0

I'm trying to check if a parameter is provided and passes a criteria, but seems verbose. This is what I have:

if (isset($request['limit']) && is_numeric($request['limit']) && (int)$request['limit'] > 0) {
    $post_params['posts_per_page'] = (int)$request['limit'];
}

I think it is safe, but is there a more concise way to achieve this while still remaining safe?

  • 1
    Function "empty"? – Amarnasan May 15 '19 at 11:13
  • 1
    is_numeric($request['limit']) is uselsess here – Zain Farooq May 15 '19 at 11:13
  • I suppose you could do if(intval($request['limit'] ?? 0) > 0) but it might respond differently to string inputs if they start with numbers. Not sure. – Niet the Dark Absol May 15 '19 at 11:14
  • @ZainFarooq but is (int)$request['limit'] > 0 still valid if it's not a int or will it die? – TruMan1 May 15 '19 at 11:14
  • 1
    It is already typecasting it to int. We dont need to check if its numeric or not – Zain Farooq May 15 '19 at 11:17
1

You can use preg_match and see if the first character is [1-9] then any digits.
This will not allow zero values or empty or strings.

You can add a ternary isset but shorter than that is out of my reach.

if(preg_match("/^[1-9]\d*$/", (isset($str) ? $str : 0))){
    // Something
}
| improve this answer | |
  • Comments are not for extended discussion; this conversation has been moved to chat. – deceze May 15 '19 at 12:45
  • OP explicitly does not want negative numbers… – deceze May 15 '19 at 12:46
  • I have not seen OP expressing that. But just remove the -? and it's all good then. – Andreas May 15 '19 at 12:53
  • "&& (int)$request['limit'] > 0" – deceze May 15 '19 at 12:56
  • @deceze I don't usually pay that much attention to OPs code, more what they explain they want. I recalled it as "not zero", but I see in title it says "greater than zero". My bad – Andreas May 15 '19 at 13:12
0

Use filter_input or filter_var

if (isset($request['limit']) {
    $var = filter_var($request['limit'], FILTER_VALIDATE_INT, ['min_range' => 0]);
    if ($var) {
       $post_params['posts_per_page'] = $var;
    }
}

But ideally you would be doing this when you generate your $request array.

$request = [
    'limit' => filter_input(INPUT_GET, 'limit', FILTER_VALIDATE_INT, ['min_range' => 0])
];
if ($request['limit']) {
    $post_params['posts_per_page'] = $var;
}
| improve this answer | |
  • @deceze Yeah the first part is not really any better. I like the second option much better. – Antony Thompson May 15 '19 at 11:35
-2

You can use

if (isset($request['limit']) and intval($request['limit']) > 0) {
    $post_params['posts_per_page'] = (int)$request['limit'];
}
| improve this answer | |
  • 4
    I believe you could even omit the intval, as type juggling will take care of that already. – deceze May 15 '19 at 11:23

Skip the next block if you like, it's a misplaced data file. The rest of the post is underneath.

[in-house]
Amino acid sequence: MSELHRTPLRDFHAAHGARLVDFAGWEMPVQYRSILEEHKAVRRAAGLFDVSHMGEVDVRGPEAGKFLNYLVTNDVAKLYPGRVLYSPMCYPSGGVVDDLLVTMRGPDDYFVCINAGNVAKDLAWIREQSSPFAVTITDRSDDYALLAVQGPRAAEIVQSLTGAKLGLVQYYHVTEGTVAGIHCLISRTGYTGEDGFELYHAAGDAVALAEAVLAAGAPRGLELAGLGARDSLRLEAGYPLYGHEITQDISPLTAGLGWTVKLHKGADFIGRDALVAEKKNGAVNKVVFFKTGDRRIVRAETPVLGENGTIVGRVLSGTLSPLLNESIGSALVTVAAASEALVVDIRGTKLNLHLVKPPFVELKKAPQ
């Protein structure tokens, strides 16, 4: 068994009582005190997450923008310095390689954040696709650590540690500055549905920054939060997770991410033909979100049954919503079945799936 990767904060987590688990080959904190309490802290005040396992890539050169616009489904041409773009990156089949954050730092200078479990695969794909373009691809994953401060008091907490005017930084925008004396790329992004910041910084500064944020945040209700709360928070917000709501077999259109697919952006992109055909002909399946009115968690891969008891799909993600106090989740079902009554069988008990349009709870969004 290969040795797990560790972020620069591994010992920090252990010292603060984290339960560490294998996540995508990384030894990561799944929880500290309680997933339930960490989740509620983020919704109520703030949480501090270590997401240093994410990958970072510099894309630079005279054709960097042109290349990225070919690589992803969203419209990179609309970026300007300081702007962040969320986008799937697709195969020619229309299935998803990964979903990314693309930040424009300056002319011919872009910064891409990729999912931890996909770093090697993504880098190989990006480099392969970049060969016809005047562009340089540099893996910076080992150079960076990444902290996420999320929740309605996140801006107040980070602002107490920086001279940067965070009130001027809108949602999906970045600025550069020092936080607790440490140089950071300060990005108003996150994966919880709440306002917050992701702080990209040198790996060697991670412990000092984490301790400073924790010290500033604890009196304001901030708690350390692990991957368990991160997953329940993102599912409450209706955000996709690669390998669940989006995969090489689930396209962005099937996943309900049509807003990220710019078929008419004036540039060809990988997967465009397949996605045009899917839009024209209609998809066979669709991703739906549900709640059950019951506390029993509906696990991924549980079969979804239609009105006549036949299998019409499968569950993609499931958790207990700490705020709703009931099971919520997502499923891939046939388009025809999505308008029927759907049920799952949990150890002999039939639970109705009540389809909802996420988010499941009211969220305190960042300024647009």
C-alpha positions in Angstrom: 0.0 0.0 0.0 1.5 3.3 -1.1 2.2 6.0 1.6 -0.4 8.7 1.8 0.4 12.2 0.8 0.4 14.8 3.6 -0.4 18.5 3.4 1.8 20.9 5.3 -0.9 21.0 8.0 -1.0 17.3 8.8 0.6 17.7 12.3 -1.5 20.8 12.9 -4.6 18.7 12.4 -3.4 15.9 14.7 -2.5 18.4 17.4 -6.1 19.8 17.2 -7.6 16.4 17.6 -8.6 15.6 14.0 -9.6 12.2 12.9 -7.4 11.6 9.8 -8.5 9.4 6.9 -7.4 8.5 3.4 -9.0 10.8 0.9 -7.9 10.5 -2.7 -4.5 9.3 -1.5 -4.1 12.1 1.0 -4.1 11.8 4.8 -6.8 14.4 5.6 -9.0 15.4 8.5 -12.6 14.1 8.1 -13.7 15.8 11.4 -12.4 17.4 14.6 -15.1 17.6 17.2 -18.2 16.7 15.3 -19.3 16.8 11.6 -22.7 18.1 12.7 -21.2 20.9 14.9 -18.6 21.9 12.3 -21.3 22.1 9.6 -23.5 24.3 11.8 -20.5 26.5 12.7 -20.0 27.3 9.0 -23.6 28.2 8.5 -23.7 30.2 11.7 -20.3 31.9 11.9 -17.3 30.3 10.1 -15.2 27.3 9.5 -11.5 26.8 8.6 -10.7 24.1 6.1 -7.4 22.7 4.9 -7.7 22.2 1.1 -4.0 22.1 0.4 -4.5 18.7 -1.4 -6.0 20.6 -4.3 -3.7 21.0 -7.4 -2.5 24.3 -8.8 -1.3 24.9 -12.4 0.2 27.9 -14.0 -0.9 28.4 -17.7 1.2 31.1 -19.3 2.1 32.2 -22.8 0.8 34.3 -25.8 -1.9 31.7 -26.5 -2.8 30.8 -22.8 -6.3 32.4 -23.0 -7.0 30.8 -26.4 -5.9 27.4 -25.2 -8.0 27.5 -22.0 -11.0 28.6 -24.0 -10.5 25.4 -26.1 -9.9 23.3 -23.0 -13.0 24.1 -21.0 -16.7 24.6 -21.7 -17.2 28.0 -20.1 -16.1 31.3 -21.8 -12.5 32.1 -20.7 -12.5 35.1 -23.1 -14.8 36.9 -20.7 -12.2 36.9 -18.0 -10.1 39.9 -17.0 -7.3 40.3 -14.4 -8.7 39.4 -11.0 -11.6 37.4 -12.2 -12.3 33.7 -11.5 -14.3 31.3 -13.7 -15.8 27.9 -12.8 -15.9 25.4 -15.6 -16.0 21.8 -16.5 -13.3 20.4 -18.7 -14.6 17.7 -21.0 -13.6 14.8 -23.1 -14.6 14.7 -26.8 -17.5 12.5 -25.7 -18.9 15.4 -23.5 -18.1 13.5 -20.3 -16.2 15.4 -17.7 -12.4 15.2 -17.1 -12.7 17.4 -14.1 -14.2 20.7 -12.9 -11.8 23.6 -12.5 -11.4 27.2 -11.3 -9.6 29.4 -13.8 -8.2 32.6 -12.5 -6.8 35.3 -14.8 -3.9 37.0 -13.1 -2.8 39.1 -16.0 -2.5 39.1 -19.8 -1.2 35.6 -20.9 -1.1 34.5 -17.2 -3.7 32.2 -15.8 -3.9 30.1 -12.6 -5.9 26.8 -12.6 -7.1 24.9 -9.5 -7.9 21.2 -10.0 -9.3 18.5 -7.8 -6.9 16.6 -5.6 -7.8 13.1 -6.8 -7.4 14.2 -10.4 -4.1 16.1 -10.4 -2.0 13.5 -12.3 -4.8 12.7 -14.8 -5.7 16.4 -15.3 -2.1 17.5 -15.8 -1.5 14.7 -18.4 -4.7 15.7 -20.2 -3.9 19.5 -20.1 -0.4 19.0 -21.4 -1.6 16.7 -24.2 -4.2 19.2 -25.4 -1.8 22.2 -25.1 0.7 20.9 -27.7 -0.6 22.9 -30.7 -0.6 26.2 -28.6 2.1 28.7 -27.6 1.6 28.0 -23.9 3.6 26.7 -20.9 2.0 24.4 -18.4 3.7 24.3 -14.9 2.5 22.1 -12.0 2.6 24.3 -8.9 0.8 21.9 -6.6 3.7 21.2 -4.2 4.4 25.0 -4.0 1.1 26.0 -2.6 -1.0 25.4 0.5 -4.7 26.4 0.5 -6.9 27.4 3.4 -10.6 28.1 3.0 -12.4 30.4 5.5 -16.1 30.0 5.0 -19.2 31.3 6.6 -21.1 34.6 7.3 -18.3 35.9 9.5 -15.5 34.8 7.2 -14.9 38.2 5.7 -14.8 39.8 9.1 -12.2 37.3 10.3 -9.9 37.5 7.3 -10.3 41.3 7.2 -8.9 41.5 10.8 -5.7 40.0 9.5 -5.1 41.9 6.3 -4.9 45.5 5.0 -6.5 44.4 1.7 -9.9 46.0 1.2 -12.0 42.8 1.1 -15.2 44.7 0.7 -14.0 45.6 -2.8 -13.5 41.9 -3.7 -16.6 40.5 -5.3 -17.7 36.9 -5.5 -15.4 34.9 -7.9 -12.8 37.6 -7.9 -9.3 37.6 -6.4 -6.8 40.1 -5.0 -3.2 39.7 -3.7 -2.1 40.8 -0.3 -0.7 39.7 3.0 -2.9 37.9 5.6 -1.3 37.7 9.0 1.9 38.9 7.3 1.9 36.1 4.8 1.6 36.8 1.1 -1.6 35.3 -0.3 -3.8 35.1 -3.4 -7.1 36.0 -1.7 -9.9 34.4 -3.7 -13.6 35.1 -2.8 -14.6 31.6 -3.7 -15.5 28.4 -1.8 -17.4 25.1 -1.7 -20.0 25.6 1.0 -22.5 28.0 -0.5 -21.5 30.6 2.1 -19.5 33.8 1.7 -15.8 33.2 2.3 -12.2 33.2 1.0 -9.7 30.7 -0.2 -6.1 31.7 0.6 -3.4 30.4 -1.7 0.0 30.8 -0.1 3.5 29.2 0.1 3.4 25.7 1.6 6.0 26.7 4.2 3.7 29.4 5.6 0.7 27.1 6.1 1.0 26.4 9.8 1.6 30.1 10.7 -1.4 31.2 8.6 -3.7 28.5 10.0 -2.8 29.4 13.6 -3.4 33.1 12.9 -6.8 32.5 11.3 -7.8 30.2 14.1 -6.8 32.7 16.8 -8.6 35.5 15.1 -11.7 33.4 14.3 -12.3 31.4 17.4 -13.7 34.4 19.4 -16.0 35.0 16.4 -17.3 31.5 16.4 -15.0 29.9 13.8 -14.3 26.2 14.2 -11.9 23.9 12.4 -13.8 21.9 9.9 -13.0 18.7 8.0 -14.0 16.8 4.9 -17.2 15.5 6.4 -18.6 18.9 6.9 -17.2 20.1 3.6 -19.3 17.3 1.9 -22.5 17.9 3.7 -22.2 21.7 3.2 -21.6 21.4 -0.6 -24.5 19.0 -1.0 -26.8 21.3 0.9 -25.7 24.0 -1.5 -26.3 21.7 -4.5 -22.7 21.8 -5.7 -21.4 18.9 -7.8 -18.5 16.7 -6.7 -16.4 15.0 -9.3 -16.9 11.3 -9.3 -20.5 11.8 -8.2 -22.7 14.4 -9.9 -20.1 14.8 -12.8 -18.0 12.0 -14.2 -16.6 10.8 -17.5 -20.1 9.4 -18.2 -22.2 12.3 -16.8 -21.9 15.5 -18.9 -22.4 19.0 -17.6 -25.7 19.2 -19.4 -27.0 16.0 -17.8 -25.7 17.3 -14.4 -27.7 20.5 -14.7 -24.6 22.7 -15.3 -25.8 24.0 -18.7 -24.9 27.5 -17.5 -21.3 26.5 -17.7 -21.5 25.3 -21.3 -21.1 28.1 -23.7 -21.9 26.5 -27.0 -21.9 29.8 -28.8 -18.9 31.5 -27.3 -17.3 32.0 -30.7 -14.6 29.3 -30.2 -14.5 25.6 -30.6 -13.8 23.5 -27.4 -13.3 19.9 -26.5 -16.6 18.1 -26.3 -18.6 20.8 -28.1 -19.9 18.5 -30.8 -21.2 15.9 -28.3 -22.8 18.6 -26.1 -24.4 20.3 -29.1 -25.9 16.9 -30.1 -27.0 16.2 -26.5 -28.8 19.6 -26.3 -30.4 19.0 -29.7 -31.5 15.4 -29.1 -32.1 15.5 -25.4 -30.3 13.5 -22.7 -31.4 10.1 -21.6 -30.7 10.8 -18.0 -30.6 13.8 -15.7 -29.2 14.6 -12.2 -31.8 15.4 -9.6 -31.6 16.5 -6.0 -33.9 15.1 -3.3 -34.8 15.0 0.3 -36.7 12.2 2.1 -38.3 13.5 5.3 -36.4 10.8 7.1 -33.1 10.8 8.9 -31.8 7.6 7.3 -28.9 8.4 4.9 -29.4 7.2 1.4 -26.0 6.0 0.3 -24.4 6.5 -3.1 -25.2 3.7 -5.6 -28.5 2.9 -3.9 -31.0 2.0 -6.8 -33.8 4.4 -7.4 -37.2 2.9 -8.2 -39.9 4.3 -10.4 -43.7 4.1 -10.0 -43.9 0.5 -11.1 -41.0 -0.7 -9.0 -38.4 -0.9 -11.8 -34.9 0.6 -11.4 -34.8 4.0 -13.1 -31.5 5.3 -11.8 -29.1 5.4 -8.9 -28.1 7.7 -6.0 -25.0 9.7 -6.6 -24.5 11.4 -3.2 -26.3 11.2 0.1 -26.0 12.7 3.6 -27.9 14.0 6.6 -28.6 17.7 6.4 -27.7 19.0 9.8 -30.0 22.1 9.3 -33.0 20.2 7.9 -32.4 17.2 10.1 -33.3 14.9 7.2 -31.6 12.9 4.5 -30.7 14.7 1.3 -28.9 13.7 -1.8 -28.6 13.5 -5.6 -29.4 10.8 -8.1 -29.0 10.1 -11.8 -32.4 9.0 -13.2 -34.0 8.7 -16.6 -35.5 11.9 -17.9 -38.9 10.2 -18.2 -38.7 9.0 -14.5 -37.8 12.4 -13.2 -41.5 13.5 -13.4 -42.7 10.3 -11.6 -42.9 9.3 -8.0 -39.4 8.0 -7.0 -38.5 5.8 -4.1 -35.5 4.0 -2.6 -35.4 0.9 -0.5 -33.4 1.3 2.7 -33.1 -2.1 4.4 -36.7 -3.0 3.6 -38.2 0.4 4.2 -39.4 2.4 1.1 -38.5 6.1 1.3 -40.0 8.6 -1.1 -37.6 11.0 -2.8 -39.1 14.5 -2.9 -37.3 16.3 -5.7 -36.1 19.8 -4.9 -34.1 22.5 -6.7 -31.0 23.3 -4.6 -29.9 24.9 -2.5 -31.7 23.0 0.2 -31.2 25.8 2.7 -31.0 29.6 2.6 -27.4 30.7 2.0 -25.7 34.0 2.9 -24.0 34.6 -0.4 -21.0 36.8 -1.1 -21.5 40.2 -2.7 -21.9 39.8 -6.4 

• 2
    Passes 123rjt. So this does not apply. – nice_dev May 15 '19 at 11:24
  • 5
    Don't say "please use" please. Instead, explain what your answer does and why it works to resolve the OPs issue. They can then attempt to understand for themselves whether this helps for their case. – Adriaan May 15 '19 at 11:27
  • How is "You can use" a better explanation of why this works than "Please use"? Again: add explanation as to why this works Tell me why I need both these logical conditions to be larger than zero etc. Remember that you are not only answering to the OP, but also people who read this post years later in order to find out how to check whether a parameter exists and is greater than zero. They'll want to understand why this works. – Adriaan May 27 '19 at 17:34
-2

Not sure it you consider this a shorhand...

$correct = @(preg_match('/^[1-9]\d*$/', $request['limit']));

"@" will supress any warning in this sentence, but the only warning you can get there is that the variable is not defined, so it is controlled.

| improve this answer | |
  • 1
    That by itself won't do much good, so it's a partial solution at best. – deceze May 15 '19 at 11:17
  • @deceze Won't do good? It is literally answering the question! – Amarnasan May 15 '19 at 11:18
  • 1
    if (!empty($foo)) will let 'abcdef' pass… – deceze May 15 '19 at 11:18
  • 4
    Yes, I downvoted this answer because it's not a solution, at the very least not a complete solution, to the question. What other criterion should I apply here? – deceze May 15 '19 at 11:22
  • 3
    Also empty(-2) will return false but OP needs to check that value is gt 0. – u_mulder May 15 '19 at 11:25

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